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DV Act-Magistrate can pass Residence Order even with regard to property situated outside state
Ajay Kaul and ors Vs State and ors
Jammu & Kashmir HC, Jammu Bench
About/from the judgment:
"If it is held that magistrate cannot pass order with regard to property situated outside State, then very purpose of Act would be defeated.”
The Jammu and Kashmir High Court has held that a Magistrate can pass 'Residence order' under Domestic Violence Act even with regard to property situated outside State.
In this case, the wife filed an application under the provisions of J&K Protection of Women from Domestic Violence Act, 2010. The Magistrate ordered maintenance at Rs.20,000 per month and ordered sharing of the accommodation at Flat in Noida.
Before the High Court, the husband contended that the Magistrate had no territorial jurisdiction as parties lived at Udhampur and no violence as alleged in complaint have been committed at Udhampur. It was contended alleged violence had taken place outside the State of J&K, It was further contended that order of accommodation in shared house is situated at Noida is illegal as Magistrate has no power as it is situated outside territory of State and where provisions of Act are not applicable.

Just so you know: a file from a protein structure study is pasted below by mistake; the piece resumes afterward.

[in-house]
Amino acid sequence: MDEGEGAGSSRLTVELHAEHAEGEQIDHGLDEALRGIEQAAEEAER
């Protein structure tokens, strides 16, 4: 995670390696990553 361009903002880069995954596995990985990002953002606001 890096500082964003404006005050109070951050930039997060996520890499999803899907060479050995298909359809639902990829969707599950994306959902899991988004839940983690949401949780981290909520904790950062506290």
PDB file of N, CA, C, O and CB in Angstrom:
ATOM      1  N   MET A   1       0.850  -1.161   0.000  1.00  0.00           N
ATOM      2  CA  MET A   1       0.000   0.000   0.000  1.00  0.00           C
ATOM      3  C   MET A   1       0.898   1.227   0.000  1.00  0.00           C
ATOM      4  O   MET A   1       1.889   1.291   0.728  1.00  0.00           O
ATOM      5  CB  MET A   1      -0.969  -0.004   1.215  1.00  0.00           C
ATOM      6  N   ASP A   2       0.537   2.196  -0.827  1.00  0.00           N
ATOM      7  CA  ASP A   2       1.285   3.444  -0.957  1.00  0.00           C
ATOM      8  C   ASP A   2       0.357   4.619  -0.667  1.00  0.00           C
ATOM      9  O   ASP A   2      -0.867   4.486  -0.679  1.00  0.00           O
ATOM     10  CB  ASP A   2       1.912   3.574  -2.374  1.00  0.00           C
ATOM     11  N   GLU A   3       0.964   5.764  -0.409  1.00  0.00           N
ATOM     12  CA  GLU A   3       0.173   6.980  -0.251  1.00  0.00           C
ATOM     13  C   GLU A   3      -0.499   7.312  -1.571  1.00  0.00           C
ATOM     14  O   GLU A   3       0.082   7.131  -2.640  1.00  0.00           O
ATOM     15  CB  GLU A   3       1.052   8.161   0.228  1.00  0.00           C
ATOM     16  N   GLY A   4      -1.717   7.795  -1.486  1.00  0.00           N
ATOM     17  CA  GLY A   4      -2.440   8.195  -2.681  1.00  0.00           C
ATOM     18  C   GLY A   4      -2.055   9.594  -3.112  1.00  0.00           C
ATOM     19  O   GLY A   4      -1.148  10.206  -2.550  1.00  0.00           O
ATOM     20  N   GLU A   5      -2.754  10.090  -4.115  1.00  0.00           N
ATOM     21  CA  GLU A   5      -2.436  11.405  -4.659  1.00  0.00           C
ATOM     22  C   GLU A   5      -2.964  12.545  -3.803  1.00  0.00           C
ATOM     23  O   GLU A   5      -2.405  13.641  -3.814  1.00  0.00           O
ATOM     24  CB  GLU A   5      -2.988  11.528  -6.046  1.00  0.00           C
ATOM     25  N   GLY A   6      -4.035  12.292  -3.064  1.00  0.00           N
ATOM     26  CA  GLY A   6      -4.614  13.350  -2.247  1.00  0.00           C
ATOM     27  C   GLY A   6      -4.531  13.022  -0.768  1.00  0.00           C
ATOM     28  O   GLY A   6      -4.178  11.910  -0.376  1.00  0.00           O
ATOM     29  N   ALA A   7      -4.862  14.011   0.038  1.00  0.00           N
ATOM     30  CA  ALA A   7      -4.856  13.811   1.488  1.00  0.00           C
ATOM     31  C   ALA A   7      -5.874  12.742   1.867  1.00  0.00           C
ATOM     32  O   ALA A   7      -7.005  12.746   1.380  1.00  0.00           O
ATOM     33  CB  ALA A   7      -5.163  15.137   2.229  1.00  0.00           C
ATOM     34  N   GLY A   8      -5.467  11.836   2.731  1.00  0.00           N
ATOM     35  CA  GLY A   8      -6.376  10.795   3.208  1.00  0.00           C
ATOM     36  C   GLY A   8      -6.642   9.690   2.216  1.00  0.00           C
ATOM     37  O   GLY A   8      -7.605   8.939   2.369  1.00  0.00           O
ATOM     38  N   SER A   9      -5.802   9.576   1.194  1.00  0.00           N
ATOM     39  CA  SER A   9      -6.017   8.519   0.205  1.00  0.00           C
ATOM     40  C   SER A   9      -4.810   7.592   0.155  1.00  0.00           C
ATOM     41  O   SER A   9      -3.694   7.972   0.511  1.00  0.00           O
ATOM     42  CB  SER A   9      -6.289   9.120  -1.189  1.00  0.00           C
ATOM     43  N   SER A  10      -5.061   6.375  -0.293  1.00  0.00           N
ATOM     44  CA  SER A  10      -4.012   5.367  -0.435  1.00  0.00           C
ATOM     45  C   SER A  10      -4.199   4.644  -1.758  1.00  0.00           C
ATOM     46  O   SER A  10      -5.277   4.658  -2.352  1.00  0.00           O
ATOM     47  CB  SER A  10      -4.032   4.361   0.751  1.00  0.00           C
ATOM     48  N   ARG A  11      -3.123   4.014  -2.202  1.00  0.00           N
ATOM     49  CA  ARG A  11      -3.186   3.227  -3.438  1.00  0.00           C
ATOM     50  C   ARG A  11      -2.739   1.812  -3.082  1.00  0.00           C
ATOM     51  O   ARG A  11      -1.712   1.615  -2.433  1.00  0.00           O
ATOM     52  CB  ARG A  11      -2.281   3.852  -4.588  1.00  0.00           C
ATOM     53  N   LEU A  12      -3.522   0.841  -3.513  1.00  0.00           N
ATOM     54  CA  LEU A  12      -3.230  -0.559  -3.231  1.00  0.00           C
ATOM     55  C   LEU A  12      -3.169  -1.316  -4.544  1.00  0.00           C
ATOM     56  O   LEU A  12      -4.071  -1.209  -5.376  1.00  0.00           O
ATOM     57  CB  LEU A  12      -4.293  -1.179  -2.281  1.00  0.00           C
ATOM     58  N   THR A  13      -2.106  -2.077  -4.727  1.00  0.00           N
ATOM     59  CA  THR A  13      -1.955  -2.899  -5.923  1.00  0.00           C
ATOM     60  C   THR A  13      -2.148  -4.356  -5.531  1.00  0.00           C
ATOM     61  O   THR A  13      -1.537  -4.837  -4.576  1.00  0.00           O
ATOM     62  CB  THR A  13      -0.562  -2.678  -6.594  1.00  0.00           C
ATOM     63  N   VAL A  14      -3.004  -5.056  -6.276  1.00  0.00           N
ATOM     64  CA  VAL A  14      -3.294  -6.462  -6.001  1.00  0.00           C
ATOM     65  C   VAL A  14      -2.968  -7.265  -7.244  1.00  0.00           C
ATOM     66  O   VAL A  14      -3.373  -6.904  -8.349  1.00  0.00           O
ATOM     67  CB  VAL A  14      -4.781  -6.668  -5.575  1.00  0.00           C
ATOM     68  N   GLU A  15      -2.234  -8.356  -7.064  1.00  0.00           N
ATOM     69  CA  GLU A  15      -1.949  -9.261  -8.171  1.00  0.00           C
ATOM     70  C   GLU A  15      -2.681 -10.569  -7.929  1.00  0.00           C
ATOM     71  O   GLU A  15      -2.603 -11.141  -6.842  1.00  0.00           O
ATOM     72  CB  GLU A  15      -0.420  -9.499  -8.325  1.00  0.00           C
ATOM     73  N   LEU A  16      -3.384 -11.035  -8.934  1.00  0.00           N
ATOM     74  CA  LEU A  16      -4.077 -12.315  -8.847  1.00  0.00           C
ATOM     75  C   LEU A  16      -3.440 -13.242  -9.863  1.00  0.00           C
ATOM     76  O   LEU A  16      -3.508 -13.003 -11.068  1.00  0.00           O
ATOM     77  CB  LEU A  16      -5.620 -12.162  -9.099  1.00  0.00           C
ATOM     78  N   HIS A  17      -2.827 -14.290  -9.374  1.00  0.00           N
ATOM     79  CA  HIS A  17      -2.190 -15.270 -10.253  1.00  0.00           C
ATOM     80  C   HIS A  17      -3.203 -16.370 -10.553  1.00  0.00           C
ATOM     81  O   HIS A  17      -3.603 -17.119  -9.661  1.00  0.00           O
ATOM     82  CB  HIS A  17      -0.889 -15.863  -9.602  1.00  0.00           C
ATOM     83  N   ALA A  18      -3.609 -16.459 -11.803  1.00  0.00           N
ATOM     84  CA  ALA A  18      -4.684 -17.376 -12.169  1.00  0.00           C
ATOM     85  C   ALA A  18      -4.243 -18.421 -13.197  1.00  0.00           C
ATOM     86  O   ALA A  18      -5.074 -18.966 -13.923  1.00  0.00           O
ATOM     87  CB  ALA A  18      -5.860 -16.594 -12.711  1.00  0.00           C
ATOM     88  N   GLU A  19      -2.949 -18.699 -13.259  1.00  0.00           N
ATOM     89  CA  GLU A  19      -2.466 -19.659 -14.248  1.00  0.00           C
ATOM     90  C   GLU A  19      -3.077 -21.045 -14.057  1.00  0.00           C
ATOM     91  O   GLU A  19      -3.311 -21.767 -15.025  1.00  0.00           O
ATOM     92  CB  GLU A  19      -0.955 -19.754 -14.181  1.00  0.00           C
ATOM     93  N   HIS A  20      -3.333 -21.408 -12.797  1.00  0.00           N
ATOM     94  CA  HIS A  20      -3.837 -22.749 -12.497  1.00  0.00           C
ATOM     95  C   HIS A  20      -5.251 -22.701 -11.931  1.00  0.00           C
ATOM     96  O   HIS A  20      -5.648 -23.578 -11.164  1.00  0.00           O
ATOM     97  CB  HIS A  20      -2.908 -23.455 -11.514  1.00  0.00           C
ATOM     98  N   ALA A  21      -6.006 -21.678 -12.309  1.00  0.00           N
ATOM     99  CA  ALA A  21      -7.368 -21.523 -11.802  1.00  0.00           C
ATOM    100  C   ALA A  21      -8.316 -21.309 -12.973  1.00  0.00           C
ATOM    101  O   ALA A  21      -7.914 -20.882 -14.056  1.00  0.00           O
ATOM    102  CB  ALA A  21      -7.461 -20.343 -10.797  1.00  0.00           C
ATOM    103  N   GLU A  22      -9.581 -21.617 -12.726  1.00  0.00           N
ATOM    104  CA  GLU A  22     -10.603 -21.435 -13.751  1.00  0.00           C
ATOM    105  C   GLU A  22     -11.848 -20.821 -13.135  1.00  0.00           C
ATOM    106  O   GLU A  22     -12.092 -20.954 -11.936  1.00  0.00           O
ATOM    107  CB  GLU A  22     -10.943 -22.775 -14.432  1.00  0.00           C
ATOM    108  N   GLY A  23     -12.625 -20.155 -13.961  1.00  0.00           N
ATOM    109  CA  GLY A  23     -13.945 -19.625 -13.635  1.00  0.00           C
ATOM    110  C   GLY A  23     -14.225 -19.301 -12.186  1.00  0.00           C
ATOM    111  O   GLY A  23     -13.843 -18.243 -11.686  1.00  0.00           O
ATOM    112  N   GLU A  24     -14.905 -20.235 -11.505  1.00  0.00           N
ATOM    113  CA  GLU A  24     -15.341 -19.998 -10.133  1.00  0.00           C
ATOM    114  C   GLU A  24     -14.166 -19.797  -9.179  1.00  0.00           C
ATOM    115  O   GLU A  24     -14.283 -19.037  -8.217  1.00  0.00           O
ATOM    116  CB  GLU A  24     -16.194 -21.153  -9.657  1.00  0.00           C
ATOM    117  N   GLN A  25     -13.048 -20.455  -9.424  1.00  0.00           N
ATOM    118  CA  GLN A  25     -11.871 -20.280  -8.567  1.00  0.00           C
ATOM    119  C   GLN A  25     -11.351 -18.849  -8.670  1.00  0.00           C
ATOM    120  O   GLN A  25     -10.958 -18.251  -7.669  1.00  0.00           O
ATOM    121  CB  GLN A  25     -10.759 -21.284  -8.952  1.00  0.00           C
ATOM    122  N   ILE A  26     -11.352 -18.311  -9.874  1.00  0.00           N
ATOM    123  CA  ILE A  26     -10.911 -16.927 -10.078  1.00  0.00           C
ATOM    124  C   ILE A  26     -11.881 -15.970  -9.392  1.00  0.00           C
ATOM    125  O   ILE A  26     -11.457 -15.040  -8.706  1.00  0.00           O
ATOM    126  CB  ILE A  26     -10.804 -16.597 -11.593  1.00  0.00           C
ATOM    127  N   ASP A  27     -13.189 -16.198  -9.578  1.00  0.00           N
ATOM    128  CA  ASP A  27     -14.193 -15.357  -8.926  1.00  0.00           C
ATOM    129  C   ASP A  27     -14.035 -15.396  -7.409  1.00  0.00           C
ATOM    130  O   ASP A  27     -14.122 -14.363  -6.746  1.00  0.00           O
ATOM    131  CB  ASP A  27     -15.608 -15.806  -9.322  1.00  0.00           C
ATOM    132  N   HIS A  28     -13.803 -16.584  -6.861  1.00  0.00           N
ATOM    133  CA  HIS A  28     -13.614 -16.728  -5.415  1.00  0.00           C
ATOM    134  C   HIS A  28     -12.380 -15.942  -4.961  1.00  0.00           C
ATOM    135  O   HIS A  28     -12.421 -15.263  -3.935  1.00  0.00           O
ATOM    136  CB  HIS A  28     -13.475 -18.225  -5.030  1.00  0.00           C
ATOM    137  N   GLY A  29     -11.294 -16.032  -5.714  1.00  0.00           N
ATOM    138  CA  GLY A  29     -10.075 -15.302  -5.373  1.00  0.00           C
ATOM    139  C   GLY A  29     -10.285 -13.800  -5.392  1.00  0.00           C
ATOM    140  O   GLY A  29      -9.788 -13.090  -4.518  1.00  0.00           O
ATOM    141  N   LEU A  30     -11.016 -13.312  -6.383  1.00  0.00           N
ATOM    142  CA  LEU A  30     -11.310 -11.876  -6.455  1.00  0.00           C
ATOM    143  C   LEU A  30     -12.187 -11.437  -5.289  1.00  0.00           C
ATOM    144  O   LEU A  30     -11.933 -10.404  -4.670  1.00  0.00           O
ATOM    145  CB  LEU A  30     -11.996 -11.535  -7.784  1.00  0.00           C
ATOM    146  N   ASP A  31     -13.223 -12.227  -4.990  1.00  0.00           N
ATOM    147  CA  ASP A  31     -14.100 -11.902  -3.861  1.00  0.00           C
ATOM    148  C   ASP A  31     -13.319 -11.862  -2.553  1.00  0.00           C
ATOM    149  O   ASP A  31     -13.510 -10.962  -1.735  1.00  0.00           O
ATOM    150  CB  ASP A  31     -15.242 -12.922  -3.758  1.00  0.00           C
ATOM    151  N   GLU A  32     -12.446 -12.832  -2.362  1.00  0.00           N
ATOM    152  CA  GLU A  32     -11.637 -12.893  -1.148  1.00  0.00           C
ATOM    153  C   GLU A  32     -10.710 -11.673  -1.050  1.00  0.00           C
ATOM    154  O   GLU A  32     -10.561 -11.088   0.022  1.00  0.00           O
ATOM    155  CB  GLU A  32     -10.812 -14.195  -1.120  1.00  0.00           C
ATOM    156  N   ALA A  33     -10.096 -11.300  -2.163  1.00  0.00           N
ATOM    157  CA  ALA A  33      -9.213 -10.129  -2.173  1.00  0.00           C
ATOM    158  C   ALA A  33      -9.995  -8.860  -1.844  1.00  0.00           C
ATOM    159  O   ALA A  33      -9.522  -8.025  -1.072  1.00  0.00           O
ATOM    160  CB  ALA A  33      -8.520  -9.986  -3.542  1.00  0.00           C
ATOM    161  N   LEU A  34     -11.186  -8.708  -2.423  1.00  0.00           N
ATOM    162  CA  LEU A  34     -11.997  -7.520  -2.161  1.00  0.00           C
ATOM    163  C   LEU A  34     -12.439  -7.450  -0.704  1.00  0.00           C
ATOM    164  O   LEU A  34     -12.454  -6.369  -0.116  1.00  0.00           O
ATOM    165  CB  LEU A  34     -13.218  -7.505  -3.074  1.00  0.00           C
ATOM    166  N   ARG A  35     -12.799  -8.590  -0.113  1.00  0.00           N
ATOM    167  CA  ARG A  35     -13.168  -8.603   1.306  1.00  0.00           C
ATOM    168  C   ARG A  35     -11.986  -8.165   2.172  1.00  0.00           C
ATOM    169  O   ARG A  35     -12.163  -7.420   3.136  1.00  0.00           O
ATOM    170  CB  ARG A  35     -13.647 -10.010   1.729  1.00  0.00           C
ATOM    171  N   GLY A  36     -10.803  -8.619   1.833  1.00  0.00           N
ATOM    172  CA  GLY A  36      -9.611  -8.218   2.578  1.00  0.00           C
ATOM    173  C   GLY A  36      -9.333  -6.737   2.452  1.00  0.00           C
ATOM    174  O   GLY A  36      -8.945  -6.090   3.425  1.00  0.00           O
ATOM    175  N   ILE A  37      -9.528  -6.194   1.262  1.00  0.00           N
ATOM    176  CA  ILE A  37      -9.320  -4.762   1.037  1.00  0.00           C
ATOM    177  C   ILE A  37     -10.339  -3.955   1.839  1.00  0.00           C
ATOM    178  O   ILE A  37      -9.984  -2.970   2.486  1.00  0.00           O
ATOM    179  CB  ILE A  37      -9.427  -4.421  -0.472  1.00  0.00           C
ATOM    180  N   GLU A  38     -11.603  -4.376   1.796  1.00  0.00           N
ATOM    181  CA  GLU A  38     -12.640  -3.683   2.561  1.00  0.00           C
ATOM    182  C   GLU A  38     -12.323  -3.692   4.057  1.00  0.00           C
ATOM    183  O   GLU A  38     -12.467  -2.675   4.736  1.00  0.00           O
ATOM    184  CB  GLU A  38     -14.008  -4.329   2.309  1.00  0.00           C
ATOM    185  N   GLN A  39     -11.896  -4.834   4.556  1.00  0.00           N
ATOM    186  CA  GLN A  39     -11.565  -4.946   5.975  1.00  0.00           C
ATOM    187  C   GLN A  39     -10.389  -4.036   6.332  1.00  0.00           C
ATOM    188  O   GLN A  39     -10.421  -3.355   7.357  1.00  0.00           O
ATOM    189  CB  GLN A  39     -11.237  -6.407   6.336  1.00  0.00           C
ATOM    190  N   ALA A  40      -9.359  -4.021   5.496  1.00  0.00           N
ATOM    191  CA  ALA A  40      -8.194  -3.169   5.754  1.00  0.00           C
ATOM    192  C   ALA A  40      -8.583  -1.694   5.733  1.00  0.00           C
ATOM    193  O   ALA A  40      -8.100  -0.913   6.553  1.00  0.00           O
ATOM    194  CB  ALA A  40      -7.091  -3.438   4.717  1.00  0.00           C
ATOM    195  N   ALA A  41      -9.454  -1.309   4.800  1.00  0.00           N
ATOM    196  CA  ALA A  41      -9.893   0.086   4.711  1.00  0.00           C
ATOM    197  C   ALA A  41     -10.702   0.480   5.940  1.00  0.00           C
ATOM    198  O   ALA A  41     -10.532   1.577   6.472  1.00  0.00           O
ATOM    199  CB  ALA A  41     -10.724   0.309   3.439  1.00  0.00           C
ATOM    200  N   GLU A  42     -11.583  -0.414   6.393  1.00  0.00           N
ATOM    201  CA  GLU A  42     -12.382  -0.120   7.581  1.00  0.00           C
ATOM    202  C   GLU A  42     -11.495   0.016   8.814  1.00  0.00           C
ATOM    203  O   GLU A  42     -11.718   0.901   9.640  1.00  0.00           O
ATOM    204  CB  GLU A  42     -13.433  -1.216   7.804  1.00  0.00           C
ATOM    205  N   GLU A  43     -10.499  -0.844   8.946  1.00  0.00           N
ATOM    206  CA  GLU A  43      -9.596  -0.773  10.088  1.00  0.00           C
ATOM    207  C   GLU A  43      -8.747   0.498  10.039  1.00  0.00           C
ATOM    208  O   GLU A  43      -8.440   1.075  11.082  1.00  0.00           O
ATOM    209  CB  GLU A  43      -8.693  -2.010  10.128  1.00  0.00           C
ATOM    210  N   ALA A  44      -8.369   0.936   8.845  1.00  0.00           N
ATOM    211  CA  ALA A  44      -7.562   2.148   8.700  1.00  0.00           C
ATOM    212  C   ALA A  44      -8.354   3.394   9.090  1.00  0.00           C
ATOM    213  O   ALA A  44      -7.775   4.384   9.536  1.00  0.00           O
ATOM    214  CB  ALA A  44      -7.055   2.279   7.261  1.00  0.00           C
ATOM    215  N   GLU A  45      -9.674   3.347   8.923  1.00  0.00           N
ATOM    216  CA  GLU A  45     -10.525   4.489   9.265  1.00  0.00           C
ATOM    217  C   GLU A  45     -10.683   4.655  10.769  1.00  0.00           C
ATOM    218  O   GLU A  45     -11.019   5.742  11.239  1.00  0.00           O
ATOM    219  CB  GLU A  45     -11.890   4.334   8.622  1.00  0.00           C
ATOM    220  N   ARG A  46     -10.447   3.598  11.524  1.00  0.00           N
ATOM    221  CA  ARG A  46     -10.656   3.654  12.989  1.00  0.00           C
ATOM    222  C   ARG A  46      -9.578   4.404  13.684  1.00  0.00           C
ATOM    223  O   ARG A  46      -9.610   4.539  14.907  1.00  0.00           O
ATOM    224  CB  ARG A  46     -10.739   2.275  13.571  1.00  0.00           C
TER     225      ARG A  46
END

As regards the contention on 'territorial jurisdiction', the court observed that the wife, in this case, is residing with her parents at Udhampur, which is natural residence of victim after she was thrown out of her matrimonial house and thus the Magistrate court at Udhampur has jurisdiction over the matter.
Referring to Section 19,201 and 23 of the Act, the court observed that residence order can be passed with regard to property which is situated outside State, is not tenable. The court observed:
"As in D.V. Act, there is nothing which debars the magistrate to pass such order with regard to property situated outside State. The aim and objects of D.V. Act can be gathered from the language used in preamble which says that "An Act to provide for more effective protection of the rights of women guaranteed under the Constitution, who are victims of violence of any kind occurring within the family and for matters connected therewith or incidental thereto". If it is held that magistrate cannot pass order with regard to property situated outside State, then very purpose of Act would be defeated."
Another issue raised was whether Section 12(1) only stipulates that the Magistrate shall take into consideration any domestic incident report received by him from the Protection Officer or the service provider. The court observed that Section 12(1) does not directly stipulate that a report 'shall' be called for, before any relief can be granted. It said:
"Section 12(1) only stipulates that the Magistrate shall take into consideration any domestic incident report received by him from the Protection Officer or the service provider. Section 12(1) does not directly stipulate that a report 'shall' be called for, before any relief can be granted."
Read the Judgment
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